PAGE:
Monday, January 24, 2011

CSA subscriptions are back for 2011

Happy Year of the Rabbit!

Just last week I discovered a most optimistic forecast in a fortune cookie: “In 2011 the rabbit carries you into radical joy.”

It’s true – after a couple of hard winter months, it’s starting to feel a little lighter, a little greener, and much happier than I can remember for a while. The farm is full of joyful promise: I’ve completed my 2011 farm plan, ordered all my seeds, and finished updating our website. And now I hear we’re going to get some decent weather with the possibility of a few sunny days. Wow – radical joy!

On behalf of all the small Island farms, I want to thank you for your commitment to local sustainable agriculture. Truly, YOU sustain us; you have helped champion our dream to build a local food system that nourishes both the individual and the community.

At GreenMan Farm, we are celebrating 15 years of feeding our island. And I’m delighted to let you know that we will be offering CSA shares once again this year. We’d like to offer you – our most loyal fans – an incentive to join (or renew) with our CSA: sign up within the next month and we’ll be happy to send you $20 in “Moolah”, our farm scrip that you can use anytime during the 2011 growing season in our farmstand or our booth at the farmers market. Please check out our new “CSA Harvest Share” page on our website []. There you can read all about our CSA program and even download the enrollment form.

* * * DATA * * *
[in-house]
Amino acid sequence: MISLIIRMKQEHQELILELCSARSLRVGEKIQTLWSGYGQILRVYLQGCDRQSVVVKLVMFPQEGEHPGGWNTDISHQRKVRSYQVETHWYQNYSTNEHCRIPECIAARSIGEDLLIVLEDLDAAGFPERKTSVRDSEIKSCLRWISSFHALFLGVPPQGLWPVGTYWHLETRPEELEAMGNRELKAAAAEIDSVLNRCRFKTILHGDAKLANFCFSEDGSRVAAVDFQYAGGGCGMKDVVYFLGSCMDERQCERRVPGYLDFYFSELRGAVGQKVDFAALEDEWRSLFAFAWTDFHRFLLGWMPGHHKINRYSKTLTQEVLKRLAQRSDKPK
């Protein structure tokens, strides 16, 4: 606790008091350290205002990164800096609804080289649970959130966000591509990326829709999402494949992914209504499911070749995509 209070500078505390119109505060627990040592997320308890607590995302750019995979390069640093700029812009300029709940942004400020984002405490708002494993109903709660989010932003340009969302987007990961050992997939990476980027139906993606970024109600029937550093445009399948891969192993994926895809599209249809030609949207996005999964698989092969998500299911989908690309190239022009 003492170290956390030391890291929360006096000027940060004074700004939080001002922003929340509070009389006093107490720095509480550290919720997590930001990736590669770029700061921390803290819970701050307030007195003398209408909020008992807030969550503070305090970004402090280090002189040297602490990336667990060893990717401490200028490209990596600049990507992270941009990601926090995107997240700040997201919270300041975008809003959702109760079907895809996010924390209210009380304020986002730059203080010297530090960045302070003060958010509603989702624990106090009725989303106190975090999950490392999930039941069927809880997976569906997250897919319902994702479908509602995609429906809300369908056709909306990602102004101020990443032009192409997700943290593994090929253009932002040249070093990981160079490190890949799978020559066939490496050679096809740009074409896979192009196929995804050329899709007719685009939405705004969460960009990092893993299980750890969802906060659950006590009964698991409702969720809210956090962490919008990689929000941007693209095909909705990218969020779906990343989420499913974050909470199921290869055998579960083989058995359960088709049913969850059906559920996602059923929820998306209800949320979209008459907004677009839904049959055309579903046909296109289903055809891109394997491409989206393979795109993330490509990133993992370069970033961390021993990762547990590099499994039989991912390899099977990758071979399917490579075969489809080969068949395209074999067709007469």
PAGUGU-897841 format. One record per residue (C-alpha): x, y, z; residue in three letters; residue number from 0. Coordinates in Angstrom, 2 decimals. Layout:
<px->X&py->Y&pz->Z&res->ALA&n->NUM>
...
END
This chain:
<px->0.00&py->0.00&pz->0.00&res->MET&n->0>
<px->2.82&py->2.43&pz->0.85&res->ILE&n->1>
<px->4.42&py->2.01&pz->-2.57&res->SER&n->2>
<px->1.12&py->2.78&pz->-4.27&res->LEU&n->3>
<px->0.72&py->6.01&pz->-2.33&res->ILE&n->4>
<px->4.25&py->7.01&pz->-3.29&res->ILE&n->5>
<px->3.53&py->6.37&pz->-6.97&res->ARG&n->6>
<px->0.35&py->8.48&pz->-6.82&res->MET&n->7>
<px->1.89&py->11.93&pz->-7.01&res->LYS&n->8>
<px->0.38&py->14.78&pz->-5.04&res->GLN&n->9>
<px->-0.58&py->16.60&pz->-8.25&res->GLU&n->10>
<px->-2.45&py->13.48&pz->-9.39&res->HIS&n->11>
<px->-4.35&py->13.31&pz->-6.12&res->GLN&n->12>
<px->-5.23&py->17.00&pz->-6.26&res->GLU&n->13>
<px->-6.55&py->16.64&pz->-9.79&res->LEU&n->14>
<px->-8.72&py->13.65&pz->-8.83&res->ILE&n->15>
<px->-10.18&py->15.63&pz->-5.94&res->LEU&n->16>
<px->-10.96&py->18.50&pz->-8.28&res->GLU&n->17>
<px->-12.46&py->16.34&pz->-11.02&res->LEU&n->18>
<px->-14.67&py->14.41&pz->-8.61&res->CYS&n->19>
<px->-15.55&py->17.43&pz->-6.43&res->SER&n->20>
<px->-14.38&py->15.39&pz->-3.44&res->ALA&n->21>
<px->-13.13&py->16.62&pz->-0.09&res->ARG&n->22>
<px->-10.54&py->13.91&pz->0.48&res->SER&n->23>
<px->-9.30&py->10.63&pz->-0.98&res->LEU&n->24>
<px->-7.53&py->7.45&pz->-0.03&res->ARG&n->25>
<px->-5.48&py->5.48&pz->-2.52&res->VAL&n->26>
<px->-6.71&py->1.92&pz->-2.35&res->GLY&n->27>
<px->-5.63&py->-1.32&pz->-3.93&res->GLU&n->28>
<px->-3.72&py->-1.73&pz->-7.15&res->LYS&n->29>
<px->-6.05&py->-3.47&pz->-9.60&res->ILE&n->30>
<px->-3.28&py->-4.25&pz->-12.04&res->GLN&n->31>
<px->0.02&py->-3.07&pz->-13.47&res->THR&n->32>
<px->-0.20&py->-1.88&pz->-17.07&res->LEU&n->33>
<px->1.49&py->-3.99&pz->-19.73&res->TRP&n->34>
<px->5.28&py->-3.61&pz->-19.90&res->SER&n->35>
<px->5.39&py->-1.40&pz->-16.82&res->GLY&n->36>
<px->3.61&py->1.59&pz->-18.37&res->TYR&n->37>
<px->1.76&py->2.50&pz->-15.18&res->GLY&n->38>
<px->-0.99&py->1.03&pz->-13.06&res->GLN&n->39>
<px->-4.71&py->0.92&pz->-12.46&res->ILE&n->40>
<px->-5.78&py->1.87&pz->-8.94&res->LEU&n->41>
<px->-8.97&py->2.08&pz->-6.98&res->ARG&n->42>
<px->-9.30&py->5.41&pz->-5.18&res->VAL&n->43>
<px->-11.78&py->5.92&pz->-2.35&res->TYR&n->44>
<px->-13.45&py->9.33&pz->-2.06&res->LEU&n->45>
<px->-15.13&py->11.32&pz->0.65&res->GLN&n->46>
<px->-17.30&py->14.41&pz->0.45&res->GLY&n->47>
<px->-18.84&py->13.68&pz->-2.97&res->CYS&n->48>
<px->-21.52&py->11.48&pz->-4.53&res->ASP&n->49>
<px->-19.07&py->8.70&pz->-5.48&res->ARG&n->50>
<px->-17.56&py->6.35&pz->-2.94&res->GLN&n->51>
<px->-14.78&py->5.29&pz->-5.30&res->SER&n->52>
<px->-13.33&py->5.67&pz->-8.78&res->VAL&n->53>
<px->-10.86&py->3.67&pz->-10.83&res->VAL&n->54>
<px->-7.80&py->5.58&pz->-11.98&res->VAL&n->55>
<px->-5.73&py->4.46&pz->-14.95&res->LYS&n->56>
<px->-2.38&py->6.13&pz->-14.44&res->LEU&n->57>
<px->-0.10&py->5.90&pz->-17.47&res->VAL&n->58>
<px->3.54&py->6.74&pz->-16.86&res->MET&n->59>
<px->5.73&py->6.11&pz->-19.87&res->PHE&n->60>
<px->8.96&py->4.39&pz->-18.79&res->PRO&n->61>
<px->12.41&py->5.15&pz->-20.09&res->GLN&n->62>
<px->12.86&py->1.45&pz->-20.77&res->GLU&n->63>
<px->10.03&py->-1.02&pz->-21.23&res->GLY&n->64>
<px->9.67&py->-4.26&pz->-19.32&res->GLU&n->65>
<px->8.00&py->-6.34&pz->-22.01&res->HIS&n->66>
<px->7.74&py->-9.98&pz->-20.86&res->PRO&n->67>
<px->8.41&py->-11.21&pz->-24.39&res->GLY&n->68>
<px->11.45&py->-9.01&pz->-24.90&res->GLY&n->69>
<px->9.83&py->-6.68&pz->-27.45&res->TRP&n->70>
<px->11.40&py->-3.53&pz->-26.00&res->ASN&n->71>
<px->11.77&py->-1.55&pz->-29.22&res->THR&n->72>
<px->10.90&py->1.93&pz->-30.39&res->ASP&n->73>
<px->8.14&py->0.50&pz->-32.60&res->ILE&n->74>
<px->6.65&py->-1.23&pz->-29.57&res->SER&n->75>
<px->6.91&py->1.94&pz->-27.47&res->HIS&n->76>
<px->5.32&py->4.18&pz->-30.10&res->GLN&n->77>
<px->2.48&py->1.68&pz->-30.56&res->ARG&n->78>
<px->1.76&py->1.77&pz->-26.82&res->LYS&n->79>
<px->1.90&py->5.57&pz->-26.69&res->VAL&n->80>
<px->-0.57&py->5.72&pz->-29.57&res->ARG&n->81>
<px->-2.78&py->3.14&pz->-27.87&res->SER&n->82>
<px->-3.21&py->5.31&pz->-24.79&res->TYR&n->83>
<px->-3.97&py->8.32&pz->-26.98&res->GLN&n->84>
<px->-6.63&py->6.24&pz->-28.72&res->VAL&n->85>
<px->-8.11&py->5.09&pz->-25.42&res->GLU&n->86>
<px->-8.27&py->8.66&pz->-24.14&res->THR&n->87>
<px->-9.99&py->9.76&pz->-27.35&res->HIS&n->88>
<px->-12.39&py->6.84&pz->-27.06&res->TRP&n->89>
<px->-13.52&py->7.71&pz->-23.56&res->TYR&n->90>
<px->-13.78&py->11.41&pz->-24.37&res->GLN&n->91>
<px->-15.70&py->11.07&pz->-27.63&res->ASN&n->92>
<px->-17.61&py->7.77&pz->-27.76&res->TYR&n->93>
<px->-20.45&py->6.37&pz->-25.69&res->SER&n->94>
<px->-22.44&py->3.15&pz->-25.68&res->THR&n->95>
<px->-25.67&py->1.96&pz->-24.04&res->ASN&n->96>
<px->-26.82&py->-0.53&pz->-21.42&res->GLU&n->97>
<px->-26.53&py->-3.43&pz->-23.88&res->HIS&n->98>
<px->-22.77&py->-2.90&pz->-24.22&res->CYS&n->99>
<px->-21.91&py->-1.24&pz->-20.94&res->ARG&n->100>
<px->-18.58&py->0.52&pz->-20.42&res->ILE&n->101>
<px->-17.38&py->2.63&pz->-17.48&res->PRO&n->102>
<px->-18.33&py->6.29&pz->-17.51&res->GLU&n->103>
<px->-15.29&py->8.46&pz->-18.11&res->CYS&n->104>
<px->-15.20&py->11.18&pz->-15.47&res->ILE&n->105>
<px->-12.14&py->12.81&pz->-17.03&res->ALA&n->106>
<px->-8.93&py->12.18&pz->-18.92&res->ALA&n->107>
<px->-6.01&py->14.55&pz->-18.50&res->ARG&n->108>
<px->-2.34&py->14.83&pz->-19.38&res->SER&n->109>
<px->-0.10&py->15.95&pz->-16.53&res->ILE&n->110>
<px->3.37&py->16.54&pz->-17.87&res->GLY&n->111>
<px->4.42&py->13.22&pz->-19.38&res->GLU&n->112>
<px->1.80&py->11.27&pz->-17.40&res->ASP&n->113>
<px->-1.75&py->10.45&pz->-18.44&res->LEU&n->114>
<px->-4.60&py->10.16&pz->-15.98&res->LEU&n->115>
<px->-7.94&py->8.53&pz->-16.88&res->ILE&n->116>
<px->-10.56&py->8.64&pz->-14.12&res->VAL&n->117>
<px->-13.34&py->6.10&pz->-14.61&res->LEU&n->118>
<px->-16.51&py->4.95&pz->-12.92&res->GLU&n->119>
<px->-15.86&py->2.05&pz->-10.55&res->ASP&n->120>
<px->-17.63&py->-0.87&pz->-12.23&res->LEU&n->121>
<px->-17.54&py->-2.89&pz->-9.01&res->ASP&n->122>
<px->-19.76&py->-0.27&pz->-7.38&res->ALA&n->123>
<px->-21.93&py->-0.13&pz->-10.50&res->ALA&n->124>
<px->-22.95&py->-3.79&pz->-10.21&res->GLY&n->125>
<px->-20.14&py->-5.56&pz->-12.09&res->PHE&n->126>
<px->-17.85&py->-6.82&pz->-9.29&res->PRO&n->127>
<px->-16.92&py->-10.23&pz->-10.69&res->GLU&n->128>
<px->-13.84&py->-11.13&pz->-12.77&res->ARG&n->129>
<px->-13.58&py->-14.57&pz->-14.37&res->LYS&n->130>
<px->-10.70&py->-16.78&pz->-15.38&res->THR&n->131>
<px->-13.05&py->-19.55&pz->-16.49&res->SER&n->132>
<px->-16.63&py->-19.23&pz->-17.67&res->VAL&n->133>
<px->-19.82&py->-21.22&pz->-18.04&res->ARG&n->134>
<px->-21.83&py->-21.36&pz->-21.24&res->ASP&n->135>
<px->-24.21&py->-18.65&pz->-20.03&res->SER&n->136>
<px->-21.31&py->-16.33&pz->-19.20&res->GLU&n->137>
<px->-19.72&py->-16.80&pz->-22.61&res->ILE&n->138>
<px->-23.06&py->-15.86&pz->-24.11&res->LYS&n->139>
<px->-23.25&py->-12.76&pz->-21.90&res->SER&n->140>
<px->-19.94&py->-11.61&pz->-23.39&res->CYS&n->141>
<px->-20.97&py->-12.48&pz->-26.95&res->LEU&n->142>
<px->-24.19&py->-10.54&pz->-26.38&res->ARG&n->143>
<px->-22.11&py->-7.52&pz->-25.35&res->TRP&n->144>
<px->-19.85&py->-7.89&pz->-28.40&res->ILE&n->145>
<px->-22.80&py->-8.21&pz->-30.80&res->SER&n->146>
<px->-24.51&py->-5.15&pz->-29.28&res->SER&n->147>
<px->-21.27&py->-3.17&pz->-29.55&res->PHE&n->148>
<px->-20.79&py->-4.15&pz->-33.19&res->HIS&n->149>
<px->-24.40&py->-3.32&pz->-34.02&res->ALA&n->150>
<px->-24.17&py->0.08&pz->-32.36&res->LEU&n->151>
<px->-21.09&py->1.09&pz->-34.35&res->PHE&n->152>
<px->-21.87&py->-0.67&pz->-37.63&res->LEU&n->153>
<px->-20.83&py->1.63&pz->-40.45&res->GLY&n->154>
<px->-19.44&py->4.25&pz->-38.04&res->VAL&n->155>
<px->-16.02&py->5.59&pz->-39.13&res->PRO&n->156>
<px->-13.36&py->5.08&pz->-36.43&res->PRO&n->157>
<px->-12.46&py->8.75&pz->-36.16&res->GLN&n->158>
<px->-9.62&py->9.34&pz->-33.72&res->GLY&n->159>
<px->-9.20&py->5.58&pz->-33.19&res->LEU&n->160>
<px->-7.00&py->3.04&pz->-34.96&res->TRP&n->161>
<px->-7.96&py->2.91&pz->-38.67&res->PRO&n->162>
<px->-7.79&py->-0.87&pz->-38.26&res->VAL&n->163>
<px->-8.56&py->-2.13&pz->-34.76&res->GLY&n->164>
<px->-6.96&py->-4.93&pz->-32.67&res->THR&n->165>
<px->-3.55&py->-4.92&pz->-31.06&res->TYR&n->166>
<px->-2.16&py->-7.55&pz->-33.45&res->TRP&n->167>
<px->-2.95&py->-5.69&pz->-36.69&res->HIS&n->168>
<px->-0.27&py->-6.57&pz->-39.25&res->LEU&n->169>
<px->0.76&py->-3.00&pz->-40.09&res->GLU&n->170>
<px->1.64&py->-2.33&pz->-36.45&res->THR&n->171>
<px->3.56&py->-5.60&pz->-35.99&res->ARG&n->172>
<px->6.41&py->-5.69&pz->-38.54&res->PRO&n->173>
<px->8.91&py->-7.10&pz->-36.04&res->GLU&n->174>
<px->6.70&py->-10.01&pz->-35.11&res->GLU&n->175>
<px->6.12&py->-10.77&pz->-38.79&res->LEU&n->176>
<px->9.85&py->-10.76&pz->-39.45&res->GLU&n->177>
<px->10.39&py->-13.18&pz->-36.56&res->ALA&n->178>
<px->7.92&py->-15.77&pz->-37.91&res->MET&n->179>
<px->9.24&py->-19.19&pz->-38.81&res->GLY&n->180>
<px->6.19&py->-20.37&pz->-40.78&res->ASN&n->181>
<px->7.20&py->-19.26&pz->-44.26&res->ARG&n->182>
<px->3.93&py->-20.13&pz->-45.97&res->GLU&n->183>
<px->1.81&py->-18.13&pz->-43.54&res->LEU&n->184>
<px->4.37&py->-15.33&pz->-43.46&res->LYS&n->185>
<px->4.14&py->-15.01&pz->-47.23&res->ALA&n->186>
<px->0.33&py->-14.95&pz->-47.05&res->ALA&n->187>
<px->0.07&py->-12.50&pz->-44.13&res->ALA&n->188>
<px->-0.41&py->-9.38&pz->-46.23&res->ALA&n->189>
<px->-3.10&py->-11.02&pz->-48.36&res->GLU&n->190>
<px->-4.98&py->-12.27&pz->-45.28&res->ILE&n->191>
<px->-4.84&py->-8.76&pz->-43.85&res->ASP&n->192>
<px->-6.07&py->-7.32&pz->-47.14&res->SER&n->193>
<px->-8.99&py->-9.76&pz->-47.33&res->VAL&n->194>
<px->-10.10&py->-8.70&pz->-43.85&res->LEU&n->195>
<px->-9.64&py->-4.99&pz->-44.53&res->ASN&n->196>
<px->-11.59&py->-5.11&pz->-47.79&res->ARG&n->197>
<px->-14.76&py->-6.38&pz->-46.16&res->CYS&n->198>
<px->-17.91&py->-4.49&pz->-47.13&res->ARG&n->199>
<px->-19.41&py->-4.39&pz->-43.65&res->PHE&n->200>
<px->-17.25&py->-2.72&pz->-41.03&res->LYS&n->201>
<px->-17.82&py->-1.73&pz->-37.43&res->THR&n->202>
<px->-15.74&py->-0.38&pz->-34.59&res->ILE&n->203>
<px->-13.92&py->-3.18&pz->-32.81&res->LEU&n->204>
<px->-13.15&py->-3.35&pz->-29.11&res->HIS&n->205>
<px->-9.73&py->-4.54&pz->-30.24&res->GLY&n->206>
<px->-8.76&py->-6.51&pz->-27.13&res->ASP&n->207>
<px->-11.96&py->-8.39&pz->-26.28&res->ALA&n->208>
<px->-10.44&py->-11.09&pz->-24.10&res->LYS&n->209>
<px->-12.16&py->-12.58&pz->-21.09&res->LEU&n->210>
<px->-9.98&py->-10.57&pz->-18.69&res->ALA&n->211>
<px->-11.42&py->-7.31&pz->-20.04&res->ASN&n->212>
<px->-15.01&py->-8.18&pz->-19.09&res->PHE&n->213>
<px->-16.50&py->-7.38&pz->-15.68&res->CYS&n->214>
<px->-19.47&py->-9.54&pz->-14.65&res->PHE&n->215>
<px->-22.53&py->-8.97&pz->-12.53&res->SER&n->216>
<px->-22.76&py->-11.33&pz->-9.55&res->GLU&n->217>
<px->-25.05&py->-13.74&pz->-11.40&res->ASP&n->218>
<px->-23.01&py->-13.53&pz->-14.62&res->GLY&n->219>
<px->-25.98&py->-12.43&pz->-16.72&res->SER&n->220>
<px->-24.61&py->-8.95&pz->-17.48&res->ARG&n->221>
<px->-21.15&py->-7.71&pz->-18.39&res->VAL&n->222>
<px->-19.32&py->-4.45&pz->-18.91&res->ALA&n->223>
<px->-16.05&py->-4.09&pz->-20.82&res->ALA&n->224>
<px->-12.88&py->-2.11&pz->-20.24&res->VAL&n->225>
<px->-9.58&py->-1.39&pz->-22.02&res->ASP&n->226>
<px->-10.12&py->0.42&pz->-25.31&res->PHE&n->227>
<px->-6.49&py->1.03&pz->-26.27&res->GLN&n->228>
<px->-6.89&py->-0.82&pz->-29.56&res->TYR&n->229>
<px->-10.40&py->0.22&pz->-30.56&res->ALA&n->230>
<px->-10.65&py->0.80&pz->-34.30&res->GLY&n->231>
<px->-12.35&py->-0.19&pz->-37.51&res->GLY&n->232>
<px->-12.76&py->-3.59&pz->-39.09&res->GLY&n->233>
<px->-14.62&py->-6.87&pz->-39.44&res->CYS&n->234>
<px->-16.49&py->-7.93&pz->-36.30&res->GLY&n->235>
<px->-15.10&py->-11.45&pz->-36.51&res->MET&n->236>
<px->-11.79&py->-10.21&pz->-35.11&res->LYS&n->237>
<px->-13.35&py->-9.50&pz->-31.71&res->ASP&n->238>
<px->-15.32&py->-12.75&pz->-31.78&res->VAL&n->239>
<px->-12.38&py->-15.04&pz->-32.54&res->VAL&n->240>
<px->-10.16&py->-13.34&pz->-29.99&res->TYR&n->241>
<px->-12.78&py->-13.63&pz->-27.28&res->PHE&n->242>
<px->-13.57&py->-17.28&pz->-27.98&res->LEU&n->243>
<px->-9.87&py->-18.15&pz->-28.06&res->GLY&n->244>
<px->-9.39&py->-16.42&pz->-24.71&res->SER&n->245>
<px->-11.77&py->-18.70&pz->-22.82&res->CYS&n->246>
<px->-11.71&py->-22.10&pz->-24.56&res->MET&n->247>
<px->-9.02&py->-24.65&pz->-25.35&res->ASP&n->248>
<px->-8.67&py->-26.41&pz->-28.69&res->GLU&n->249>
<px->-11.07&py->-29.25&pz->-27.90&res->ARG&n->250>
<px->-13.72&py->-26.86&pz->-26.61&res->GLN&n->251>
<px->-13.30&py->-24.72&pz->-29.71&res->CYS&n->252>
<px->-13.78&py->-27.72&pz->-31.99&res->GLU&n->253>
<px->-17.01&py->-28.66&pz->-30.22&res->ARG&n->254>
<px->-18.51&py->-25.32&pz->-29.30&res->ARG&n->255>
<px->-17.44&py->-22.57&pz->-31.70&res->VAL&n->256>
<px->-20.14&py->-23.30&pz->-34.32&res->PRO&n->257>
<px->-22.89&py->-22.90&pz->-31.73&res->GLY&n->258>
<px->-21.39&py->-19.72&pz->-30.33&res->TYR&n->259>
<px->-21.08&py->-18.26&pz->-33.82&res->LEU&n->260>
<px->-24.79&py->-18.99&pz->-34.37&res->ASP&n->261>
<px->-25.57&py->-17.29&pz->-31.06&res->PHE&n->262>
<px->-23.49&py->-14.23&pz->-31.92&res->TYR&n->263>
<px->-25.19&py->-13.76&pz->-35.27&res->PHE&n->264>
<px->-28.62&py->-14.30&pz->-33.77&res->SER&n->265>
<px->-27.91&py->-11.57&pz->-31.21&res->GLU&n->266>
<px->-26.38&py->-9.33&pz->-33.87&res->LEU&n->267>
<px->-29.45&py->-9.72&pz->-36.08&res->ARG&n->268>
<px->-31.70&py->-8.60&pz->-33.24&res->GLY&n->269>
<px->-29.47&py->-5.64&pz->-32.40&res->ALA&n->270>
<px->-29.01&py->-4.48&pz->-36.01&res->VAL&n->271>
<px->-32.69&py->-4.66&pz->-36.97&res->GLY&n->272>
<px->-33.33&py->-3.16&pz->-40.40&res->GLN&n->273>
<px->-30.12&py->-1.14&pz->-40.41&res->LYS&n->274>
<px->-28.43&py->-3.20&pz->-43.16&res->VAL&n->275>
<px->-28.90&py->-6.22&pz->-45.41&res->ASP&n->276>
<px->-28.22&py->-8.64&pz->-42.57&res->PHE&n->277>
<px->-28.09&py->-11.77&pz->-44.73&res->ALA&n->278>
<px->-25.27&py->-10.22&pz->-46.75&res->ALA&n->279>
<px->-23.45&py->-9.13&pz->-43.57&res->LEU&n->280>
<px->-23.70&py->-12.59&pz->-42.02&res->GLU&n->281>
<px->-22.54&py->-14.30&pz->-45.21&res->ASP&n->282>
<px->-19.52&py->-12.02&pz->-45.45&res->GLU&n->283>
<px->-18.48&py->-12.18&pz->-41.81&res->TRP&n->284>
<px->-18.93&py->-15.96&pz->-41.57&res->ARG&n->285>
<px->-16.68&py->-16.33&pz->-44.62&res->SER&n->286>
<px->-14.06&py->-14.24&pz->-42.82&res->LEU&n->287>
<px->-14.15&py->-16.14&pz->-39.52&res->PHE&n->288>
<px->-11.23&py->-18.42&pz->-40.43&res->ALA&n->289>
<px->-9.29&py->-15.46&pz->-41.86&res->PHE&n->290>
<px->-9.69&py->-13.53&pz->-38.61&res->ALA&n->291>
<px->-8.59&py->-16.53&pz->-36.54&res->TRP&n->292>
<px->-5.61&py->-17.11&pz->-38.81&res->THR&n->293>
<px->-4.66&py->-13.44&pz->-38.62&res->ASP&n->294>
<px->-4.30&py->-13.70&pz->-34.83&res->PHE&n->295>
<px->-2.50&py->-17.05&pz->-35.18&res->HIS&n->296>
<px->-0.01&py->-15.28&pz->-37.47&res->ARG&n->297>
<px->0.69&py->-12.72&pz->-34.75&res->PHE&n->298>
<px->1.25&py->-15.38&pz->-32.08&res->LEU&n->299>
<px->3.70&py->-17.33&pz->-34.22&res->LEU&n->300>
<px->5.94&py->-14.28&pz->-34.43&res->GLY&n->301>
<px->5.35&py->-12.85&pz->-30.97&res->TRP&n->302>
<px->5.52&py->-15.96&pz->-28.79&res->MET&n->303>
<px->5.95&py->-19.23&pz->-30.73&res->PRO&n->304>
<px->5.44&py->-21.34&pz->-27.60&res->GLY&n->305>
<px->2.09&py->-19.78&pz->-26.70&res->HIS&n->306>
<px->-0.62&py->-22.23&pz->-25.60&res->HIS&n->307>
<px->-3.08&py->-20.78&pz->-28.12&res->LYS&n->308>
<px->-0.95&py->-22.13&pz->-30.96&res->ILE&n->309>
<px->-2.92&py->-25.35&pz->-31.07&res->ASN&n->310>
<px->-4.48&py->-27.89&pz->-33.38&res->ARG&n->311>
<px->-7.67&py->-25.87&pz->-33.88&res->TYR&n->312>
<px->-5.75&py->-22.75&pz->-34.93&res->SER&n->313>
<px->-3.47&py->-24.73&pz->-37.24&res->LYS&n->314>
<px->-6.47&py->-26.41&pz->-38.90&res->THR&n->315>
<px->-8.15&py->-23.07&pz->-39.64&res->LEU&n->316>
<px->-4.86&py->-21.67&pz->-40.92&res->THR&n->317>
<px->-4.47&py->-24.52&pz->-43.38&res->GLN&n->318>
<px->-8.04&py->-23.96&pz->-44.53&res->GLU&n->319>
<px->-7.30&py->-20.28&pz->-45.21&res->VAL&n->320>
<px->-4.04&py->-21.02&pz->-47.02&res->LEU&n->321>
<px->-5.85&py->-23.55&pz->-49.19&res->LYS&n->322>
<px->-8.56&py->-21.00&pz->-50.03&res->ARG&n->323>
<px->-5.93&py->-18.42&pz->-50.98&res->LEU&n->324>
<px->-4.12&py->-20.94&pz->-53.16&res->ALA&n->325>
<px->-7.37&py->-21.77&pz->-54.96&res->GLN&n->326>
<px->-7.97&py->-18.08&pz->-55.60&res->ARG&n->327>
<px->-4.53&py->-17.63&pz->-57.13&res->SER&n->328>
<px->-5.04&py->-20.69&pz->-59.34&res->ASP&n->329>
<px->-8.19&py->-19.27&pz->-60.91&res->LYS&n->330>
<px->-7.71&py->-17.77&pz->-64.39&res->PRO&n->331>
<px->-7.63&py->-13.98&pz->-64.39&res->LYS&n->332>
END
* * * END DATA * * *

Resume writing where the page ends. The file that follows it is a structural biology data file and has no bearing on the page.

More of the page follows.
I am so thankful for all the blessings that have allowed us to bring back the CSA. I know it is going to be another wonderful season here at GreenMan Farm - I hope you will enjoy it with us. Thank you for the opportunity to provide you and your family the best food that sunshine, soil, rain and love can grow!

Your farmer,

Wednesday, September 1, 2010

GreenMan Farm Harvest Newsletter #1

Week #1 - June 9, 2010

Welcome (back) to GreenMan Farm!
Thank you so much for supporting our small family farm! I’m looking forward to a warm, abundant summer and gentle, bountiful fall. In the weeks to come, I hope to get to know all of you as members of the farm family. I look forward to chatting with you about recipes, kvetching about the slugs, marveling at the weather. . . It’s going to be a wonderful season—thank you for sharing it with me.

P.S. If you have any questions or need cooking tips for any of the produce in your bag, feel free to call or email me. I have a gazillion recipes to share!

What’s In The Bag:

· Mixed Salad Greens – A blend of four different kinds of lettuce, Japanese Mizuna greens, Pac Choi, some bodacious Beet tops, and a dusting of mustard flowers. If you like a little onion flavor, pull the purple Chive blossoms apart and sprinkle on top of you salad. Yowie!